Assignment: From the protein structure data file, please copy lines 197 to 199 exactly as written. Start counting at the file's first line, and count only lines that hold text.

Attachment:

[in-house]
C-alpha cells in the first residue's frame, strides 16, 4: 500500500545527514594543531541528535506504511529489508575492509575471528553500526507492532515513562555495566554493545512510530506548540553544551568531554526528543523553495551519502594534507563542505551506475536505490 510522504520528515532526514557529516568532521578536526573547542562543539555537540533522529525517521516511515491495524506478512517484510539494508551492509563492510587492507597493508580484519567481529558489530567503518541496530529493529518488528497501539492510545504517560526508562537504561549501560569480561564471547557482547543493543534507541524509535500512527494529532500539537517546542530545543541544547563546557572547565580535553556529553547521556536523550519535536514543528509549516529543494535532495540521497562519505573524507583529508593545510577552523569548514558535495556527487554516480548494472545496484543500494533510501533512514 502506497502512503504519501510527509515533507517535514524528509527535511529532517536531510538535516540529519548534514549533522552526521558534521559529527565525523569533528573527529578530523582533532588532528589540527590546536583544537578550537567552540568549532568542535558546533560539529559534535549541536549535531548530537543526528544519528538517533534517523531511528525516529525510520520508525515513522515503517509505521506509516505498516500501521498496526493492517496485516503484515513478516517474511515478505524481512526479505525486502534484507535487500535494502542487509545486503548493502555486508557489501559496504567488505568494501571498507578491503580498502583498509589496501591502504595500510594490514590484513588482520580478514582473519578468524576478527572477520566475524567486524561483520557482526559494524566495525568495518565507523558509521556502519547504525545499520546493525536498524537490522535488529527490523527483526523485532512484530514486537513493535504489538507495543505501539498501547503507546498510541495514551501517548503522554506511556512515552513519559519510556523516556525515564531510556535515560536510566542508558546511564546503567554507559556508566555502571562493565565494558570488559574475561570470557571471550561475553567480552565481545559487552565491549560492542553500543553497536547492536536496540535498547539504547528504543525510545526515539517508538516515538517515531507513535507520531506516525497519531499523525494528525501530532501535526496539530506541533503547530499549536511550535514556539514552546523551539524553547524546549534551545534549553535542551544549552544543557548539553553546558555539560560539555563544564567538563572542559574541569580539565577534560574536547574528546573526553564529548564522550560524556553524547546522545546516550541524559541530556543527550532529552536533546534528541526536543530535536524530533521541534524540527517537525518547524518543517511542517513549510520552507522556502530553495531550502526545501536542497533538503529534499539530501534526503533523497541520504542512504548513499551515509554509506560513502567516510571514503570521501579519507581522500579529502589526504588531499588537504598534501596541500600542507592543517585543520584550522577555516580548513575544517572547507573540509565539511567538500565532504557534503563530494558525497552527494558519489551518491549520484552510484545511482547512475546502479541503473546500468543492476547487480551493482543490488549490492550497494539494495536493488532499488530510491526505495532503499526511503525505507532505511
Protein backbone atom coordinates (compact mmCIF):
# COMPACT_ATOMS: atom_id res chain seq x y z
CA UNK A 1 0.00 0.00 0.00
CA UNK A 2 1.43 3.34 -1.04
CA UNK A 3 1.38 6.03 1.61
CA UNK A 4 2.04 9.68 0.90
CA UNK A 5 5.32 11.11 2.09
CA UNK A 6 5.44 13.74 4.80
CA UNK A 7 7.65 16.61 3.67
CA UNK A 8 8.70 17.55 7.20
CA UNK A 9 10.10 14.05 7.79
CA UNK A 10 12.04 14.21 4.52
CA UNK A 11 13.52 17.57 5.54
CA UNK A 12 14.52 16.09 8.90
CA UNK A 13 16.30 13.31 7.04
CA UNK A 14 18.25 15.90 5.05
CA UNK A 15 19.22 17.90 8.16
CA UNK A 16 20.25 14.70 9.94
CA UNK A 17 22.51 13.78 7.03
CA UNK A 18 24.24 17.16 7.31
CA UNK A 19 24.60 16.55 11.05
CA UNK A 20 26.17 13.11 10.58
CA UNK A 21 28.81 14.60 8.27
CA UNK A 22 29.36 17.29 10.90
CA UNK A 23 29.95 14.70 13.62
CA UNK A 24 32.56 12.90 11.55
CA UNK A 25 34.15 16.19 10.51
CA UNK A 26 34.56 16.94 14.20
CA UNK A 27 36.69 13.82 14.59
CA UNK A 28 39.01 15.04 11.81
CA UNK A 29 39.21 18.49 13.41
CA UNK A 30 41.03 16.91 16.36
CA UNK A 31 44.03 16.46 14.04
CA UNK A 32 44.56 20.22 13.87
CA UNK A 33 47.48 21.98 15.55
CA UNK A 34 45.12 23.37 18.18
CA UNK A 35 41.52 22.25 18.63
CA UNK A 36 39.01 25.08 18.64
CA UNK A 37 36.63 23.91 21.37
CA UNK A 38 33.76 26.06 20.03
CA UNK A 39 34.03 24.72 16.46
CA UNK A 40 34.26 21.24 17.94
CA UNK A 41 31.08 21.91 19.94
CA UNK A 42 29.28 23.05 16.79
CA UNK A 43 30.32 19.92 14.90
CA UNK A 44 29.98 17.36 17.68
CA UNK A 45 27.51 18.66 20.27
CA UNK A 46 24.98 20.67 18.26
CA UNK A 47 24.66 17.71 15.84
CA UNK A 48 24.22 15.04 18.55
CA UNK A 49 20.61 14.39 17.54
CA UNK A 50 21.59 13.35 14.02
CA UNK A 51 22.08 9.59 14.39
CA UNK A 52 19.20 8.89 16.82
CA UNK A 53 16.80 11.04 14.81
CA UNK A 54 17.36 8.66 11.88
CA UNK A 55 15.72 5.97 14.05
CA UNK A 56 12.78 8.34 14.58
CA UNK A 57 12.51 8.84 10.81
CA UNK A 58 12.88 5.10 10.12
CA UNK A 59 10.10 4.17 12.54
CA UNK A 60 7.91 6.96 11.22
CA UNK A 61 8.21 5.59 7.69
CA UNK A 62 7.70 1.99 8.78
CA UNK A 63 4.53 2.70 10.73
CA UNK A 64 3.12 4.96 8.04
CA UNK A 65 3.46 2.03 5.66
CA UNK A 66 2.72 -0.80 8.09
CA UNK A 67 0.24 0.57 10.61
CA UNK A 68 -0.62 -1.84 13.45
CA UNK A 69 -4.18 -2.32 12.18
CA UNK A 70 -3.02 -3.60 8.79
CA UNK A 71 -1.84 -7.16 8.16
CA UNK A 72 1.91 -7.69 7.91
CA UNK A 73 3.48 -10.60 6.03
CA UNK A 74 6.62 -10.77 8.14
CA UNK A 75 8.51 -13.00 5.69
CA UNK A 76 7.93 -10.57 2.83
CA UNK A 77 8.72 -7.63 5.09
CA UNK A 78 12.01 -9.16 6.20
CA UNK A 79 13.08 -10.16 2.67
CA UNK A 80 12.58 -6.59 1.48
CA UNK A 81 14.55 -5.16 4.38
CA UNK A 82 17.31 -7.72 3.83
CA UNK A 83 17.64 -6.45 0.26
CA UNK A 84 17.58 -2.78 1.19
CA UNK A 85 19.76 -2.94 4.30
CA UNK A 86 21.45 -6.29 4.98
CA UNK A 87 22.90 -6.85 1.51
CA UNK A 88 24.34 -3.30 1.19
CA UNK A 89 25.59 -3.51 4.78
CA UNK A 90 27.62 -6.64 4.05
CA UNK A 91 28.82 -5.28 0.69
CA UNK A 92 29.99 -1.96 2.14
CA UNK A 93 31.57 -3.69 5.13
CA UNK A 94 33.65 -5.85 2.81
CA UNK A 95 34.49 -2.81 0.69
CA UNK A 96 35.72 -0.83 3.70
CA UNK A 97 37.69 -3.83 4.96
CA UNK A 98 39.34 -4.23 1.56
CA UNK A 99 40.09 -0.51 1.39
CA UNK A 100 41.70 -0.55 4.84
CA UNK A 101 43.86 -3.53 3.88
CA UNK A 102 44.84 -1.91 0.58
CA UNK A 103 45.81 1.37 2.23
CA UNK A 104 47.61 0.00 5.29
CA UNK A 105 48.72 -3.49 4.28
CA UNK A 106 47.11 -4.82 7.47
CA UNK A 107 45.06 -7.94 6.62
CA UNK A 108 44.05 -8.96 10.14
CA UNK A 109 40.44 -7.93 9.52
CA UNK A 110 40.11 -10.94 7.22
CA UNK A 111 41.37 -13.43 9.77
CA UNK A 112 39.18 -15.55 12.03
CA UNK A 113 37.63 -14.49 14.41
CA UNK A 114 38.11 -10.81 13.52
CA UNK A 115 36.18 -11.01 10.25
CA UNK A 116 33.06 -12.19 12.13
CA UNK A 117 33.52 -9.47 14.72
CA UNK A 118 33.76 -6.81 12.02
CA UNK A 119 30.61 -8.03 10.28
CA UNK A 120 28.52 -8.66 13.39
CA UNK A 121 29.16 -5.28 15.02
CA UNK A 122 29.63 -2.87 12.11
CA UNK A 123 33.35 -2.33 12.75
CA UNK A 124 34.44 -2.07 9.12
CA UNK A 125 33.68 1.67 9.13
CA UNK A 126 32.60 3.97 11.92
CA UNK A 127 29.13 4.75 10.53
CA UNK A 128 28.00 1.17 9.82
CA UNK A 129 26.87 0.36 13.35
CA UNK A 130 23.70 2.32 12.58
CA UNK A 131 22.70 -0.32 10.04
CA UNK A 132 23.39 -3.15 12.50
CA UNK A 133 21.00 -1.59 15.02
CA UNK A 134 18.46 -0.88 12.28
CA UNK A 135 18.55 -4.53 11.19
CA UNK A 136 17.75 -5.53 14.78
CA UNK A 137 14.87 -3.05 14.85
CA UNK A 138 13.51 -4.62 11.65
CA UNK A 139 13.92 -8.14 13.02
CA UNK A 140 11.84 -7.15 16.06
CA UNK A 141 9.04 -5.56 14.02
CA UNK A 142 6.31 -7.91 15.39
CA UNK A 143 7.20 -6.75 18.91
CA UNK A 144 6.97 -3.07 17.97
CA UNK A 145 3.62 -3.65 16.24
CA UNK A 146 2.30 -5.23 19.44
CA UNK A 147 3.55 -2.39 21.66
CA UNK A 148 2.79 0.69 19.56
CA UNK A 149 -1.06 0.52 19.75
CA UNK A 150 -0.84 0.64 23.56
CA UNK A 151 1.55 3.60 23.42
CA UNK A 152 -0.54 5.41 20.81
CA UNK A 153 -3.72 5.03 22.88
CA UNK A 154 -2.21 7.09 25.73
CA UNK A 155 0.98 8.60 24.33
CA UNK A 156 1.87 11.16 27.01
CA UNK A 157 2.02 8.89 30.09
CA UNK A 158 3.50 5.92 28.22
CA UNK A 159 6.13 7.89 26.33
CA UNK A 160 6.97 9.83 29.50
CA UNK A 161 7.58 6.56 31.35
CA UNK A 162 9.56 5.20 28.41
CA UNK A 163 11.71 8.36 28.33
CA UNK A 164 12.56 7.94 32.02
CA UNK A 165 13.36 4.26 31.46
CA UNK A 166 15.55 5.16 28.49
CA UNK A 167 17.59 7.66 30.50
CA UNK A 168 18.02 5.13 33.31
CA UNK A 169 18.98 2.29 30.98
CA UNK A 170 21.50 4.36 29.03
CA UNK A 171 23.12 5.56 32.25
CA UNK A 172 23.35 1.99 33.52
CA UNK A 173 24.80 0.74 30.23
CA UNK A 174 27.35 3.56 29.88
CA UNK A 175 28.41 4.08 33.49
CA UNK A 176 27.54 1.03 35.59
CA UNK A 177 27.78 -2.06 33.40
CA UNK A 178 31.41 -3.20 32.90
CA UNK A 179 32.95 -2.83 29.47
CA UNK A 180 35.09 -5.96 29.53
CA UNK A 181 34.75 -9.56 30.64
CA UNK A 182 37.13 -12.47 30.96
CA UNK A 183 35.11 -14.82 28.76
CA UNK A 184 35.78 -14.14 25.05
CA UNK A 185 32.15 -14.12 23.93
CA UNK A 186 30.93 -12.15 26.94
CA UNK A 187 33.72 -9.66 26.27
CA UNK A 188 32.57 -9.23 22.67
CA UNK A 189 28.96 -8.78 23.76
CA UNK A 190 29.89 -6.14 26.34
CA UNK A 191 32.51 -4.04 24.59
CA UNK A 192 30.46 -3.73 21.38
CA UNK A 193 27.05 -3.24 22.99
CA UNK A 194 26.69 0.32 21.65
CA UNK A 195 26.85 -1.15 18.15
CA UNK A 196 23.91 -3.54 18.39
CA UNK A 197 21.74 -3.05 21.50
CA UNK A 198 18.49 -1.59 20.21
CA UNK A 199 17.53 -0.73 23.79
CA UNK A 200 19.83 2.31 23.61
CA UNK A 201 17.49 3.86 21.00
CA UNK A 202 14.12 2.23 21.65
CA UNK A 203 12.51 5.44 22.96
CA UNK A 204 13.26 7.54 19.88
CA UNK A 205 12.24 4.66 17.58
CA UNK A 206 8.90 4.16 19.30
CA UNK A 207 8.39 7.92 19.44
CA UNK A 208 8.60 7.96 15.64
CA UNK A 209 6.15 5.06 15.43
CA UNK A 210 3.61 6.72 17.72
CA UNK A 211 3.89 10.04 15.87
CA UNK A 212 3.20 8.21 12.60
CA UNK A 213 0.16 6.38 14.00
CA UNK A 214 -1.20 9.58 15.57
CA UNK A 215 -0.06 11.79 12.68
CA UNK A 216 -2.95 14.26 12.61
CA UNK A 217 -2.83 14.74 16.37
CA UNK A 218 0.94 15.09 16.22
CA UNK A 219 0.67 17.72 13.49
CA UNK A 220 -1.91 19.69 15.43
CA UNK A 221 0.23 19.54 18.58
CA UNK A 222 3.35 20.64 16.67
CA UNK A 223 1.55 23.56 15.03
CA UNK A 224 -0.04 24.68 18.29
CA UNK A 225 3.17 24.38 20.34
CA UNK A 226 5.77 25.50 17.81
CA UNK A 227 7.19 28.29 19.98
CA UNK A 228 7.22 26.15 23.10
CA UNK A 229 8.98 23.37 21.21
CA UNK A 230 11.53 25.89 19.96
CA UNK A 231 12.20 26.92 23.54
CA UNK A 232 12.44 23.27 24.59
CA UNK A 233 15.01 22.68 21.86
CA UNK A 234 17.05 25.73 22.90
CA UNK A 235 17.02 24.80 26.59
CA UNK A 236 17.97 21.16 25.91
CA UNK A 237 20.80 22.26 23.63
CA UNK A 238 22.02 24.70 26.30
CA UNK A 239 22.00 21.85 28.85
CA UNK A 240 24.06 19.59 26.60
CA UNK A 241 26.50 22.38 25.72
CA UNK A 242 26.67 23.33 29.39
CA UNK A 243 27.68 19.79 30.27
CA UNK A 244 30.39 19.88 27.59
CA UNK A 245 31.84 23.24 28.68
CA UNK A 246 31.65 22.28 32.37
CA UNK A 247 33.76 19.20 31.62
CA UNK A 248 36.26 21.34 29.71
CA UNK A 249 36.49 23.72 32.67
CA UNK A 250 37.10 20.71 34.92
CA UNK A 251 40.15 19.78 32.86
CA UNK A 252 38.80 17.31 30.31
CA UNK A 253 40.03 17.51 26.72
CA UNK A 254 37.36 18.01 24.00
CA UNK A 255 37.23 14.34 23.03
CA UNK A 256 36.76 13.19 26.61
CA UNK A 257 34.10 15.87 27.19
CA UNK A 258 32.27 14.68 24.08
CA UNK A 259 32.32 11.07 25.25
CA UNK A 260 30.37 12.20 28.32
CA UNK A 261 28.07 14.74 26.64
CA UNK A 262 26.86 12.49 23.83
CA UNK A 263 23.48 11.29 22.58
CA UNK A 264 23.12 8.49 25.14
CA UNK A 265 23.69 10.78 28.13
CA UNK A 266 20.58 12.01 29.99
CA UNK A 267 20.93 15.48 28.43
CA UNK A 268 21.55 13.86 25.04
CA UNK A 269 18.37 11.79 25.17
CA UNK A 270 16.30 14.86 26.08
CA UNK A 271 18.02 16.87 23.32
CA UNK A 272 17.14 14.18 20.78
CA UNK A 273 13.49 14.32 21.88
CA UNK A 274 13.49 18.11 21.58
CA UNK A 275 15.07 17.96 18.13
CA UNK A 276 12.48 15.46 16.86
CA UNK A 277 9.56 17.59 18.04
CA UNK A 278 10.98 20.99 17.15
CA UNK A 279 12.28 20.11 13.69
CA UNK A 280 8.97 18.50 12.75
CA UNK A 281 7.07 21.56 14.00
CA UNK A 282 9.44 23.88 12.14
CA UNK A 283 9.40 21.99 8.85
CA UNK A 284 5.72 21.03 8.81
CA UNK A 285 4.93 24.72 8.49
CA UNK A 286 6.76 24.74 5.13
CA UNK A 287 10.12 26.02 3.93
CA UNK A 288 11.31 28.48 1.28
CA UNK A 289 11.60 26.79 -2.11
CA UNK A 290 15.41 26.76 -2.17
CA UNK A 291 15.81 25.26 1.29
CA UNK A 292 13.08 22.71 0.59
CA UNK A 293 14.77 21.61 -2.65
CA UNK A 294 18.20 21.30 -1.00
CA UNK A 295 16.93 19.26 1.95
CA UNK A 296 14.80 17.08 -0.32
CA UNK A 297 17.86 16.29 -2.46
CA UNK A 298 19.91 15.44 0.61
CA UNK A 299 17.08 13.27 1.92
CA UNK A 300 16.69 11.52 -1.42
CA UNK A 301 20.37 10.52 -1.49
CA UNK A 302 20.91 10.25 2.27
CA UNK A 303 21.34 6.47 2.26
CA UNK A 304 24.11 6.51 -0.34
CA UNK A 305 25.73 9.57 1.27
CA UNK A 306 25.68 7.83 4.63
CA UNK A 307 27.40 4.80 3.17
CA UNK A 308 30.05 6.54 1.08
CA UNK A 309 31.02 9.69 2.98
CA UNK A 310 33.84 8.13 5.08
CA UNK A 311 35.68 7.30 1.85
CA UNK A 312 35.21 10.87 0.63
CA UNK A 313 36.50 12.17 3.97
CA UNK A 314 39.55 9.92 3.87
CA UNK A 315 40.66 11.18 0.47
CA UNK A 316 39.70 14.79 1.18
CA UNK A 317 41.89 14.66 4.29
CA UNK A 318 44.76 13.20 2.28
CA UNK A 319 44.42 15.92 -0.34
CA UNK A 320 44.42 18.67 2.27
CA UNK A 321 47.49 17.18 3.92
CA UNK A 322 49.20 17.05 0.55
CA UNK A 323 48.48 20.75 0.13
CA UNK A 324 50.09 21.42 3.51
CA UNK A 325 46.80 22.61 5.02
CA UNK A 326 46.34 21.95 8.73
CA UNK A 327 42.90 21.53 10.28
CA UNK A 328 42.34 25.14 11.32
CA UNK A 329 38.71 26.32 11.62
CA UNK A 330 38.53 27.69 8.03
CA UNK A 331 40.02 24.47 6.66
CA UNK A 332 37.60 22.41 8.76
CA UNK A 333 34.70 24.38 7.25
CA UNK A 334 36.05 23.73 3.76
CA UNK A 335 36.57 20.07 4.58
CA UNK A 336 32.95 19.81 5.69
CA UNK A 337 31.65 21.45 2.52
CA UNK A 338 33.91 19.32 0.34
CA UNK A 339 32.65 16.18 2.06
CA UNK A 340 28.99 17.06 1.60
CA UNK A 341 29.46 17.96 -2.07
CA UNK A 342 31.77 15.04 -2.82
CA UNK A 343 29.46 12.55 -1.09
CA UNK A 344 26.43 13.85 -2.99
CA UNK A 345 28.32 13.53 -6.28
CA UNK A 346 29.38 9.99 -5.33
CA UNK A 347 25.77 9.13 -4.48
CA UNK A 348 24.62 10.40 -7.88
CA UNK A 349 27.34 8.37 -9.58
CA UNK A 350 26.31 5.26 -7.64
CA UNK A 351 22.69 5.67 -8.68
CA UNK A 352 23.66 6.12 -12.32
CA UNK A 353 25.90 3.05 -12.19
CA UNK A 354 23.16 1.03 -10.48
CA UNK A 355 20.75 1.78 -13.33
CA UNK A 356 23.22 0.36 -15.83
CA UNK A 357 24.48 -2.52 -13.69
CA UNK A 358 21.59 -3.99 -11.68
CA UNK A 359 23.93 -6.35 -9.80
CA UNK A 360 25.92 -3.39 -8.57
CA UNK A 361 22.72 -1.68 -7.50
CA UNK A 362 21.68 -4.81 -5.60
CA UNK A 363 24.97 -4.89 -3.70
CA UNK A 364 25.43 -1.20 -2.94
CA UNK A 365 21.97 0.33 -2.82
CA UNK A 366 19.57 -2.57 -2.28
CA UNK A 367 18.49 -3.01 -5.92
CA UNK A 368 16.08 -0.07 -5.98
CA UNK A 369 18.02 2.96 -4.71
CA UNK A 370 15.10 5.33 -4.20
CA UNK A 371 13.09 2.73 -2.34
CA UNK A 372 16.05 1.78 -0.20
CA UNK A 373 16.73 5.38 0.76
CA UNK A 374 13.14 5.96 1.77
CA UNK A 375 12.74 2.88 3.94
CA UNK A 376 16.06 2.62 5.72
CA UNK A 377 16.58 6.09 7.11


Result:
CA UNK A 193 27.05 -3.24 22.99
CA UNK A 194 26.69 0.32 21.65
CA UNK A 195 26.85 -1.15 18.15